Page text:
Barbara with Jeffrey Hunter

And then you got engaged pretty quickly?

Yes, he decided we should get married. He gave me a ring, his parents came out from Wisconsin, it was all planned. And then one day he came to me and said, “Barbara I don’t think I can get married, I’m having second thoughts.”


I said, “That’s fine, we don’t have to.” And then I went off on location in Sedona to do a picture called Flaming Feather with Sterling Hayden and Forrest Tucker. They have these Indian caves in Sedona and I remember in one scene I was slung over the villain’s back, I think it was Richard Arlen. I was just hanging there, looking down while he was dragging me to the caves, and all of a sudden, I look up and there’s Jeffrey Hunter who had come to Arizona to say that he wanted to get married after all. He stayed for the rest of the shoot and then we slipped off to Las Vegas and got married. 

Did the studio mind that you didn’t have a big wedding?

Oh, they definitely wanted us to have one when I first told them about it but we fought them and said we didn’t want anything like that. By then, Hank (Jeffrey Hunter’s real name) was getting a lot of attention at Fox. Then, a few months later he said to me, “Barbara, I don’t think we should be married,” but this time I said, “Too late, Hank! I’m not going for that again!” That kind of thing went on and on but then I got pregnant and we had Christopher. Hank wasn’t there, he was off in England making a film.

Did he ever pressure you to stop your career after having a child?

Oh, never! And I had no intention of doing so. My mother helped take care of the baby.

It sounds like you were an ideal studio contract player in many ways. Did you like being under contract?

Definitely! I had a job and I was getting paid! 

You made so many movies in those early years. How did you find out what your next film would be?

They’d just tell you. I don’t remember every trying out for a part, I would just be informed what the film was and where to go.

And you never objected or worried that some of them weren’t good parts?

No, Danny, I just wanted to work. I honestly didn’t think about it. I made a lot of movies for Paramount and then went to Fox. The only role I ever really wanted to do was The Three Faces of Eve. I wanted that so badly, as did every other actress in town, but Joanne (Woodward) got it and won the Oscar.

You would have been amazing in that part. Did you fantasize about winning an Oscar yourself?

No, I never thought like that.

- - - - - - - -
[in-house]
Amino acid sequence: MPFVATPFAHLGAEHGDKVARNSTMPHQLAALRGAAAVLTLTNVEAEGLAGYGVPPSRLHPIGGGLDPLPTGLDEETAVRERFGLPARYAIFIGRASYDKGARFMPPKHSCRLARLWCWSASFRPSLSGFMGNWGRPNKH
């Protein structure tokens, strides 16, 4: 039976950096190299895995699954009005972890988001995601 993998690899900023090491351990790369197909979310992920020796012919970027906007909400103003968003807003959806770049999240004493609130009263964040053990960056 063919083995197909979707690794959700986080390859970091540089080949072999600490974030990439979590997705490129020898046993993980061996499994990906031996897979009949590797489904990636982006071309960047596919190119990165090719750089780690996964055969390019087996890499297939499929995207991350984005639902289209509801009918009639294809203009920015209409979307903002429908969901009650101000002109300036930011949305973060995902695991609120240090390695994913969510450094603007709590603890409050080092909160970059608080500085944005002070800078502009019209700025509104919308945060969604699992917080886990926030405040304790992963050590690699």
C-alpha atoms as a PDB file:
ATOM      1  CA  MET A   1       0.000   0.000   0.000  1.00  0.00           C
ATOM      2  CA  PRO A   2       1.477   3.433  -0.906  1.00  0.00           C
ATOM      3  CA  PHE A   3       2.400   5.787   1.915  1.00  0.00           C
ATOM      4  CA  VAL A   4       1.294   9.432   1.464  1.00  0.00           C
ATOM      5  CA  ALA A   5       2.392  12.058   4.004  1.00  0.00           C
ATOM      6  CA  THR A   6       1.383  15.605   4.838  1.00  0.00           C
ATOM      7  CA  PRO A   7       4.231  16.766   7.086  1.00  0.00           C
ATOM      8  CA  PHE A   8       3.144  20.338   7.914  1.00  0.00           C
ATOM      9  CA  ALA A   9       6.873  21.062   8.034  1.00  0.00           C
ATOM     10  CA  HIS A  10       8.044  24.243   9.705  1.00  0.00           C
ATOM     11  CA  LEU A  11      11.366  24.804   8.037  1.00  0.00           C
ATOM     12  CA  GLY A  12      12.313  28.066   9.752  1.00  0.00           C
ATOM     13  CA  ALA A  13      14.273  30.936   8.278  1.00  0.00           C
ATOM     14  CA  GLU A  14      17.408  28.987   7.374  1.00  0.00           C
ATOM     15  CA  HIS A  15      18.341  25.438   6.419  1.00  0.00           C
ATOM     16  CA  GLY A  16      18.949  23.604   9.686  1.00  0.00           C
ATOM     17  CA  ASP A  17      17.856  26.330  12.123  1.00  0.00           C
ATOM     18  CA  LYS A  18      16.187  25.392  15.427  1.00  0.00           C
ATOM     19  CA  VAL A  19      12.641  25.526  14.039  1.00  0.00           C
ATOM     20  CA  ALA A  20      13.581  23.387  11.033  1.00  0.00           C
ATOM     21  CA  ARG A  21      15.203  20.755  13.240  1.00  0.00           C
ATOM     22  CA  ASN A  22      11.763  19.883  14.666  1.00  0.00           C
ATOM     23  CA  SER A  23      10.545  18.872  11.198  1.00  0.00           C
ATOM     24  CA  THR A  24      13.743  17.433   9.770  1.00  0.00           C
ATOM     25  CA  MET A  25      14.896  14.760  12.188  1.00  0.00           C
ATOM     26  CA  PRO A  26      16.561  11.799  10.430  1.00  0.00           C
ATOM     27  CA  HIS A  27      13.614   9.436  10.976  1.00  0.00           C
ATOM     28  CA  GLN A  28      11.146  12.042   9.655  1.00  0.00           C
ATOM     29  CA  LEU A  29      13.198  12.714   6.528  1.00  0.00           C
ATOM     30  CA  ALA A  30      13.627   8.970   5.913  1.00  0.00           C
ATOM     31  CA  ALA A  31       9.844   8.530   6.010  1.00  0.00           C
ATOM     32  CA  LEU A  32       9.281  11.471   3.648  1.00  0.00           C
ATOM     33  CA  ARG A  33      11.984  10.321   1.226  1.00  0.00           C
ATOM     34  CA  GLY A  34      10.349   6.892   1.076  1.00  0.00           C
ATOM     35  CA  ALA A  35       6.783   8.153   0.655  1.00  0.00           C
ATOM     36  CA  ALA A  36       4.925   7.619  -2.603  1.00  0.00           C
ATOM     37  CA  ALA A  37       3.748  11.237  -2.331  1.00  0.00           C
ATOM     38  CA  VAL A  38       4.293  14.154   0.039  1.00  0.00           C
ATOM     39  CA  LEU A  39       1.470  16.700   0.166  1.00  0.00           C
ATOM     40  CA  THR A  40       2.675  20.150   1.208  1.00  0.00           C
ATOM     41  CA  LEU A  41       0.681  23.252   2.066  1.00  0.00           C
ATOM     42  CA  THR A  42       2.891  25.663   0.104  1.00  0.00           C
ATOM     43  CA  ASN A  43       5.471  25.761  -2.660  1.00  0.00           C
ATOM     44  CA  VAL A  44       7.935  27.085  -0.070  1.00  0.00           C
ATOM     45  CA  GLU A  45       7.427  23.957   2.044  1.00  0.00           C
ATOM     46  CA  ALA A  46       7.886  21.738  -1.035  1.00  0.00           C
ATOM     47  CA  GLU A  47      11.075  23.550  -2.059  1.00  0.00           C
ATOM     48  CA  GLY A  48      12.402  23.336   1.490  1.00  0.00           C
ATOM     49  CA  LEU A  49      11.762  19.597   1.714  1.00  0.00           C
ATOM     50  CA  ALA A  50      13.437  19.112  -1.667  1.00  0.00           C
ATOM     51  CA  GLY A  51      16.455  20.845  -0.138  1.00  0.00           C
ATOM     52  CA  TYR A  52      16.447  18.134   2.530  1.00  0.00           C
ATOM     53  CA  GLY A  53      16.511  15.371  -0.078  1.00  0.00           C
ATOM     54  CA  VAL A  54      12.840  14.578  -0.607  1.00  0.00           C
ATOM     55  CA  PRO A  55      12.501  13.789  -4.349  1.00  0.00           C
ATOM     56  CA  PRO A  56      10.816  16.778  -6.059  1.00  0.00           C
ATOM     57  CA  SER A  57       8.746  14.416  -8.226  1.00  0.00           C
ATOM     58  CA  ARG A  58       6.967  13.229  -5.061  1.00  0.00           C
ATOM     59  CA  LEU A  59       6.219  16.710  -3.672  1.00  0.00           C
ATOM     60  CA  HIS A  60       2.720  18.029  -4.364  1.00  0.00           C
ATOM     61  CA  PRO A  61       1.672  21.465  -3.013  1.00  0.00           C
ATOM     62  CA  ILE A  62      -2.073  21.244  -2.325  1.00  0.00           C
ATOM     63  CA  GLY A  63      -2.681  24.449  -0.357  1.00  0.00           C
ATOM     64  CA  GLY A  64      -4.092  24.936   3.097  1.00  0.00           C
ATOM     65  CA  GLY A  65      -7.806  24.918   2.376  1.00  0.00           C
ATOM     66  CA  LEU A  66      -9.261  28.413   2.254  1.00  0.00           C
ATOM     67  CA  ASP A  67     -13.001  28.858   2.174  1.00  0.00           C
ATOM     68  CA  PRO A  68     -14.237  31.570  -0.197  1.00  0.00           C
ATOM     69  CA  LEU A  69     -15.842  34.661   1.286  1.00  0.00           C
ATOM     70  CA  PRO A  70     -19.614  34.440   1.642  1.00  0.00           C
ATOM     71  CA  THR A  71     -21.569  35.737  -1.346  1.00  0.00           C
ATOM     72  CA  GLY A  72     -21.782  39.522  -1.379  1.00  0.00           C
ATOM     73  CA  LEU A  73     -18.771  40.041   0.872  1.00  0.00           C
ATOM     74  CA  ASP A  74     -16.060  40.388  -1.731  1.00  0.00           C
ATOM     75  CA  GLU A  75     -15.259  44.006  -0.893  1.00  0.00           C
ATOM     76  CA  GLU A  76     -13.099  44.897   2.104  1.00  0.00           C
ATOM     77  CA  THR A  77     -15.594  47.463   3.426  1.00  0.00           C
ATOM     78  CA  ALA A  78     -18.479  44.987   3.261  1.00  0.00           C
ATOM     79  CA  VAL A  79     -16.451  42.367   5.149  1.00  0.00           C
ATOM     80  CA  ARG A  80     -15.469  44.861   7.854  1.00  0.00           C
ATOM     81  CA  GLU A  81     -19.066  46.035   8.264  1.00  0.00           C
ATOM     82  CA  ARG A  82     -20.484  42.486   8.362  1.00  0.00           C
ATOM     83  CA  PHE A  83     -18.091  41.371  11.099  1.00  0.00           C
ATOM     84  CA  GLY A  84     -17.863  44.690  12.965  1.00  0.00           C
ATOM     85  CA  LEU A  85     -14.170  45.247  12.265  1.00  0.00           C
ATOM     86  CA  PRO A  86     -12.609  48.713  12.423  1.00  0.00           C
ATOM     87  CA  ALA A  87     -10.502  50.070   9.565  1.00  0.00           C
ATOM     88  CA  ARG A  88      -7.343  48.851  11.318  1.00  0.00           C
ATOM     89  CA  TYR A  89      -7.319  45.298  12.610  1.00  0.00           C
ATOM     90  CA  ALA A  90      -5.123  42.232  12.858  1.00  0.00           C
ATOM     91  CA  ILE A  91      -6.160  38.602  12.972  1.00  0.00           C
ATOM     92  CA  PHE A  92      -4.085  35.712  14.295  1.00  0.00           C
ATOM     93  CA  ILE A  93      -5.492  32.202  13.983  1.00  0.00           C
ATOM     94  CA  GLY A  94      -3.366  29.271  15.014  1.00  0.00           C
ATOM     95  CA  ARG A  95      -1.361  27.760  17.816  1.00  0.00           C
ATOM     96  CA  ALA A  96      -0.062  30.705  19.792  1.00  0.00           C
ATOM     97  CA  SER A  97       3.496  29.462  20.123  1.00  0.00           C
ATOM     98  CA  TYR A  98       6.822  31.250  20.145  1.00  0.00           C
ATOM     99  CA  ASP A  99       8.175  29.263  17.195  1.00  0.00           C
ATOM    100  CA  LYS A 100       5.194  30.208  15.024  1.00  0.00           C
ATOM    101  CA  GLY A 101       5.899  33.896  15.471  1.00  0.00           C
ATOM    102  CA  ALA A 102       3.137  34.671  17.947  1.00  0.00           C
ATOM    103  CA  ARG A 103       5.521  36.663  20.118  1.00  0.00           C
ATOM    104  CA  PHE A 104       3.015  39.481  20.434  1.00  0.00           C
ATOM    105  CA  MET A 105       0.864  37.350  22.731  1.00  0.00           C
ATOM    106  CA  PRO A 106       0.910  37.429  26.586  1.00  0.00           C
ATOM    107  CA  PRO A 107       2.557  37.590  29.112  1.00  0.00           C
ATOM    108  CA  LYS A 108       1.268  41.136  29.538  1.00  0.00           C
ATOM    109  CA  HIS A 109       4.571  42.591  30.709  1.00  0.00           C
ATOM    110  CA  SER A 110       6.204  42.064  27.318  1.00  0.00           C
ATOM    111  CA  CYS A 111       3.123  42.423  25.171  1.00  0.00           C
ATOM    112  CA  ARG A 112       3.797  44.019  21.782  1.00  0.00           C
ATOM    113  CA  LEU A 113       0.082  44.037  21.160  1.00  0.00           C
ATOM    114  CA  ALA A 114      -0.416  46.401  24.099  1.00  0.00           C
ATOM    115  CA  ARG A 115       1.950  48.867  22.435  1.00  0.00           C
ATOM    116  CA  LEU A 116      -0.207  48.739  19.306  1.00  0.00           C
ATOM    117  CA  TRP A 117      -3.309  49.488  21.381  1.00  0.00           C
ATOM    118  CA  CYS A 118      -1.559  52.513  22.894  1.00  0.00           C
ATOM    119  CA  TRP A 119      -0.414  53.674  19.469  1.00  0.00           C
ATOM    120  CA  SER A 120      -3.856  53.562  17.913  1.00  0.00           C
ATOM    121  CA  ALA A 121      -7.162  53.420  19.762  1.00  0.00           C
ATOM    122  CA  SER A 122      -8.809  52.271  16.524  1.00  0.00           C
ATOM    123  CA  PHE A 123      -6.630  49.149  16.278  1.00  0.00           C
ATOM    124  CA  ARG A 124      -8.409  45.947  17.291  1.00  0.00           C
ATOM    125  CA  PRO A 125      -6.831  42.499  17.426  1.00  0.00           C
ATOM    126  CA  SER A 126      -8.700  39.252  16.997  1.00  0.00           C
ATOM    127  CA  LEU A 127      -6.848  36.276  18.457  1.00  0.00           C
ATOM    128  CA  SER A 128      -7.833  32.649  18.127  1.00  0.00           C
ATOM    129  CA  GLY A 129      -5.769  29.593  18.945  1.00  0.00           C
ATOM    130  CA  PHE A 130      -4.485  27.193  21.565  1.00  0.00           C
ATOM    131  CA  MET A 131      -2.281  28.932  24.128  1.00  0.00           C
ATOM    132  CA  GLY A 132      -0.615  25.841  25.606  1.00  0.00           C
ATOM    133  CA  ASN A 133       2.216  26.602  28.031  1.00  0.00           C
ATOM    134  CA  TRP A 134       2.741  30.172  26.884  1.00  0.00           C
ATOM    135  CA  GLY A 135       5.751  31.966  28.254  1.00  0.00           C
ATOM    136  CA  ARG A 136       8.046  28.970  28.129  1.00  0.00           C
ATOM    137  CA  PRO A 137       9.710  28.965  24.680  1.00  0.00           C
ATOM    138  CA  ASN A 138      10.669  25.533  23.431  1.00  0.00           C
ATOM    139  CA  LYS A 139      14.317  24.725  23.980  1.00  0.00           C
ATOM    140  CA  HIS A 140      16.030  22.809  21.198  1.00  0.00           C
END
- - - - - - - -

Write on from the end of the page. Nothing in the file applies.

Barbara with James Mason in Bigger Than Life

At the very least, you should have been nominated for Bigger Than Life, that was such an amazing performance. 

I was only mad that James Mason wasn’t nominated for that picture. He was extraordinary.

He was, but so were you! You sound like one of the most grounded people to ever step foot in Hollywood.

I was just realistic. I loved to work, I enjoyed being there, and I would have happily done anything they asked me to, I never refused a role. 

Barbara with Rock Hudson in Taza, Son of Cochise

We’ve talked about the studio’s crazy decision to make you an Indian girl with Rock Hudson in Taza, Son of Cochise. I love the film but you never even thought to yourself, “This is ridiculous!”

Oh, no, why would I? I loved my gorgeous Indian costumes and we had such fun making that picture, I’ve told you how much I loved working with Rock! I had a wonderful time on location in Utah. My character’s name was Oona and Rock always called me “Oona, Dos, Tres!”

Barbara with Dean Martin in The Young Lions

Did you like your performances in those earlier films?

I learned how to act from the actors I worked with, like James Mason, for example. I just watched everything they did. That was better than any acting class. Working with Paul (Newman) or on The Young Lions with Brando, Dean Martin, and Montgomery Clift was an acting school in itself. I remember a scene in that when Dean Martin and I were discussing how he was trying to avoid going to war. Montgomery Clift gave me such great advice for that scene. He told me to make it more confusing. He thought it was too obvious that I was trying to get information from Dean so he told me to hide that and be much more subtle. After the scene, Hope Lange came up to me and said, “Oh Barbara, I wish I could do what you do!” And I said, “I didn’t do a thing, that was all Montgomery Clift!”

Do you look at your films now and think you got progressively better?

I never thought of it that way, I just tried to be that person, whoever she was, and not Barbara Rush. 

Did you ever ask a director if you could do a scene over again?